As the world’s largest active volcano, and one of the five volcanoes that make up the Big Island of Hawaii, Mauna Loa volcano is a monstrosity worthy of her own tour. This is not to say, of course, that Kilauea, Mauna Kea, Kohala and Hualalai should be ignored when exploring Hawaii’s volcanoes, but there is something truly awe-inspiring about standing on one of the most well studied and potentially dangerous volcanoes on Earth.
Is Mauna Loa Volcano Really the Biggest Volcano on Earth?
Technically, Mauna Loa’s younger sibling, Mauna Kea, is actually the tallest mountain on the planet, beating Mauna Loa’s height by about 120 feet. The reason Mauna Loa is considered to be the largest volcano, however, is the sheer volume of the lava which comprises the mountain; estimated at approximately 18,000 cubic miles, Mauna Loa actually starts its monolithic pile up about 26,000 feet below the sea floor. Furthermore, Mauna Loa has an area of about 2,035 square miles and comprises 50.5% of the island of Hawaii.
When will Mauna Loa erupt again?
Mauna Loa began erupting somewhere between 700,000 and 1,000,000 years ago and has been growing ever since. Since 1832, there have been 33 documented eruptions from Mauna Loa, with the most recent being in March of 1984. Despite the relatively quiet last couple of decades, scientists estimate that Mauna Loa has erupted approximately once every six years over the course of the last 3,000, and she has been intensely monitored by the Hawaiian Volcano Observatory since 1912. Most scientists speculate that we will all see her loose her fiery glory again in our lifetimes.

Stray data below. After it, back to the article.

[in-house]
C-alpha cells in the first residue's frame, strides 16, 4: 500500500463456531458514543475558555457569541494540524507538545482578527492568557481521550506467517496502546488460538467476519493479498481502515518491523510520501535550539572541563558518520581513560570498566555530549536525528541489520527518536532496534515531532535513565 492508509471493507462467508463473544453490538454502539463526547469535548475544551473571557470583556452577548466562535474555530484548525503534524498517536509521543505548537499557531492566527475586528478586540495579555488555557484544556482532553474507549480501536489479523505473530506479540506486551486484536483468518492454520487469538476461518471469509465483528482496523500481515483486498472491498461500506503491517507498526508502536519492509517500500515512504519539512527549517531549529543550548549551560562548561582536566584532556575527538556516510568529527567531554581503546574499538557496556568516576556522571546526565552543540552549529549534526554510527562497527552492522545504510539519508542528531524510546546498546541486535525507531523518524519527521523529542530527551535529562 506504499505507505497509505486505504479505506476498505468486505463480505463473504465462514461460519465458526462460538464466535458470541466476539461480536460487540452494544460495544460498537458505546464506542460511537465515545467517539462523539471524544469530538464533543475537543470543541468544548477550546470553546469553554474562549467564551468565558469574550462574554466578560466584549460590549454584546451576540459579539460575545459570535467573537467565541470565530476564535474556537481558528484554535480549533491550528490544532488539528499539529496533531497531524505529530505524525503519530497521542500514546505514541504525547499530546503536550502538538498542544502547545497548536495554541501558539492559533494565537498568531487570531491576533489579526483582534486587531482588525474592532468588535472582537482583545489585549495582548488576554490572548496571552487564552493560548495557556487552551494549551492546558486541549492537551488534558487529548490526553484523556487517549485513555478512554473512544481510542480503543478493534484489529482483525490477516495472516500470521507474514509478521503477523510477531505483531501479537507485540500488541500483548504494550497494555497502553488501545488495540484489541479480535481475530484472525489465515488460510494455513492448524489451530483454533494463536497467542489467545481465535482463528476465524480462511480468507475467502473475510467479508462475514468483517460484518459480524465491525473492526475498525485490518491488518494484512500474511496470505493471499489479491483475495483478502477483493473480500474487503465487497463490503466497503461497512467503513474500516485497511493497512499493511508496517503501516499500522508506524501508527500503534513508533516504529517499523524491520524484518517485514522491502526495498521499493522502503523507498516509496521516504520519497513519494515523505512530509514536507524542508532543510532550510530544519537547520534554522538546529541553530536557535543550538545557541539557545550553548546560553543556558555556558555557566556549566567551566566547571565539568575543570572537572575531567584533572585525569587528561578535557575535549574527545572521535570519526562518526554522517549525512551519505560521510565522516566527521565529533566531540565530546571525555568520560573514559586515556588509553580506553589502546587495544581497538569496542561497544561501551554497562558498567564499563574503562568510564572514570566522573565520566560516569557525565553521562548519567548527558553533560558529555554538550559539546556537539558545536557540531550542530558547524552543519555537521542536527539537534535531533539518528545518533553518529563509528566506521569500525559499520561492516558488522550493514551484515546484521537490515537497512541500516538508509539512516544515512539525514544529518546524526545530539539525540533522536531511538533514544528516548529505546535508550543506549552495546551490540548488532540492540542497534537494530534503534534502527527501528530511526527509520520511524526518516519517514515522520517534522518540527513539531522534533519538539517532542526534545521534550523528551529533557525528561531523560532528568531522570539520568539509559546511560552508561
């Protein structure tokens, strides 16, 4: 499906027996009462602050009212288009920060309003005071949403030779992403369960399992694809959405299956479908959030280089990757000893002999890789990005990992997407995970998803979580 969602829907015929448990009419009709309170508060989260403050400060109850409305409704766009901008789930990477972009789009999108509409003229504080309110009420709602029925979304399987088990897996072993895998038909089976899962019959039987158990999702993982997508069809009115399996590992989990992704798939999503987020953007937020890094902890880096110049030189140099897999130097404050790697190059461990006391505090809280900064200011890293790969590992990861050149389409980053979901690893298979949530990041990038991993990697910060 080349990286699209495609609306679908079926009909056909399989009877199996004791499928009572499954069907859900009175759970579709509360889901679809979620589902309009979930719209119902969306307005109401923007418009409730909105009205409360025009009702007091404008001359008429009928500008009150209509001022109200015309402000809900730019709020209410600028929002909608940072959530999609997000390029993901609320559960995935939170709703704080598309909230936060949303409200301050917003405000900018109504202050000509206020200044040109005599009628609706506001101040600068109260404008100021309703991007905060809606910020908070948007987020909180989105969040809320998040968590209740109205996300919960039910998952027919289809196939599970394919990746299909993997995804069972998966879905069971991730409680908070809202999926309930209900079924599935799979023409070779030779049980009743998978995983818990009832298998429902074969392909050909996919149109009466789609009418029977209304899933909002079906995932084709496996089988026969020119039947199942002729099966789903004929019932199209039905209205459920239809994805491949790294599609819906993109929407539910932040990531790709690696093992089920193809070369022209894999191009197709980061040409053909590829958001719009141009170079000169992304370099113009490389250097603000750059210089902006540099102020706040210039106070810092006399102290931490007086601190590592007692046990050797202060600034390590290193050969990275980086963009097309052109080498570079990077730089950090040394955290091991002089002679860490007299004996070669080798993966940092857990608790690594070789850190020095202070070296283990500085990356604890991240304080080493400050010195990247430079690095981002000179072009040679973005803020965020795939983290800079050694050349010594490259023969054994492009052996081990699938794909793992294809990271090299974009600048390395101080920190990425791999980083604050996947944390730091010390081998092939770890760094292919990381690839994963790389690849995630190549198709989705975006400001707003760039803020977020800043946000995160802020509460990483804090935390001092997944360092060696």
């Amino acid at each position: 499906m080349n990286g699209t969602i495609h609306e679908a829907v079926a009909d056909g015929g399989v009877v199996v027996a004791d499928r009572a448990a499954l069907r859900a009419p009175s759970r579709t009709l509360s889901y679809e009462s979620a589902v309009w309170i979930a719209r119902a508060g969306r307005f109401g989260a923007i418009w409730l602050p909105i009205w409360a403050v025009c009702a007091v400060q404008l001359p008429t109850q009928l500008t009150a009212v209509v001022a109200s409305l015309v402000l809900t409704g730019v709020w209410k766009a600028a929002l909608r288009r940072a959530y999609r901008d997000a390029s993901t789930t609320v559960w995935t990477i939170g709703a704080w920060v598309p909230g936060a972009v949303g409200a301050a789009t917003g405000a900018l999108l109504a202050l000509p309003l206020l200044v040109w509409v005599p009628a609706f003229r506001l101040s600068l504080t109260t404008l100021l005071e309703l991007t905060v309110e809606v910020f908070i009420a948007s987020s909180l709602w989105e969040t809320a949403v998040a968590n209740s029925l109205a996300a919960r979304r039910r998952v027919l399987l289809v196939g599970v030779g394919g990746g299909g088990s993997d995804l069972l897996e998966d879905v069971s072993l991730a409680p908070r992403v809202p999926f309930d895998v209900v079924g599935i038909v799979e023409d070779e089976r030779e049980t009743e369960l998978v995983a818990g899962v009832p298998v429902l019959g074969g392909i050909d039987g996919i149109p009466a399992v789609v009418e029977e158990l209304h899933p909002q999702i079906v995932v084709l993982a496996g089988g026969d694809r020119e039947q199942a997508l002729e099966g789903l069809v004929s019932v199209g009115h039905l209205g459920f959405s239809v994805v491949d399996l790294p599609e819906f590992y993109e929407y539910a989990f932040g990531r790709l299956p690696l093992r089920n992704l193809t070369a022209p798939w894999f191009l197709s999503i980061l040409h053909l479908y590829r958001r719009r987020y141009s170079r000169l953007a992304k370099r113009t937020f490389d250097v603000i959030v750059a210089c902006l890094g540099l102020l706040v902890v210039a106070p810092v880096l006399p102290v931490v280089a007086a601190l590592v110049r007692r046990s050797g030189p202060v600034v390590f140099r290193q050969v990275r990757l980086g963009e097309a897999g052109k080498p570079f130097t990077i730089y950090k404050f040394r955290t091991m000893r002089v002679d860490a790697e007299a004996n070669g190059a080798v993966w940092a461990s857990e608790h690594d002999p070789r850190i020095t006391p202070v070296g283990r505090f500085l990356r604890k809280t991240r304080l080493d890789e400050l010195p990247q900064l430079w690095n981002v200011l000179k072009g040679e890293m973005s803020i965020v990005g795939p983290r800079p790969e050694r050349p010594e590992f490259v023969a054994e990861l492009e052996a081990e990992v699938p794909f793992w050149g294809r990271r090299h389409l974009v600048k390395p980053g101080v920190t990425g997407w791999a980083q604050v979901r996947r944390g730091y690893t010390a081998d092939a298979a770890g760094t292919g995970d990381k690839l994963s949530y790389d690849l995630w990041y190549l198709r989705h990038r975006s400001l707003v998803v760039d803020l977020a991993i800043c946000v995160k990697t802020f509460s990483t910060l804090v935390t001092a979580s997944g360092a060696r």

Hiking the Mauna Loa Volcano
As a mountain over 60 miles long, 30 miles wide and 13,680 feet above sea level, there is no shortage of options for places to take a good hike. Whether you want a laid back, 3-4 mile hike up the historic cattle drive route, known as Puu Oo Trail, or would rather challenge yourself to the hike up to Mokuaweoweo, Mauna Loa’s caldera summit, you’re sure to find plenty of excitement along the way. In fact, there are actually several endemic and endangered species which you may be able to spot while hiking up Mauna Loa’s northeastern, cloud forest flank. A few of these species include: akiapolaau, omao, iiwi and apapane.
Mauna Loa volcano is a central part of the Big Island’s ecosystem and geography, and no trip to the island would be complete without paying your respects.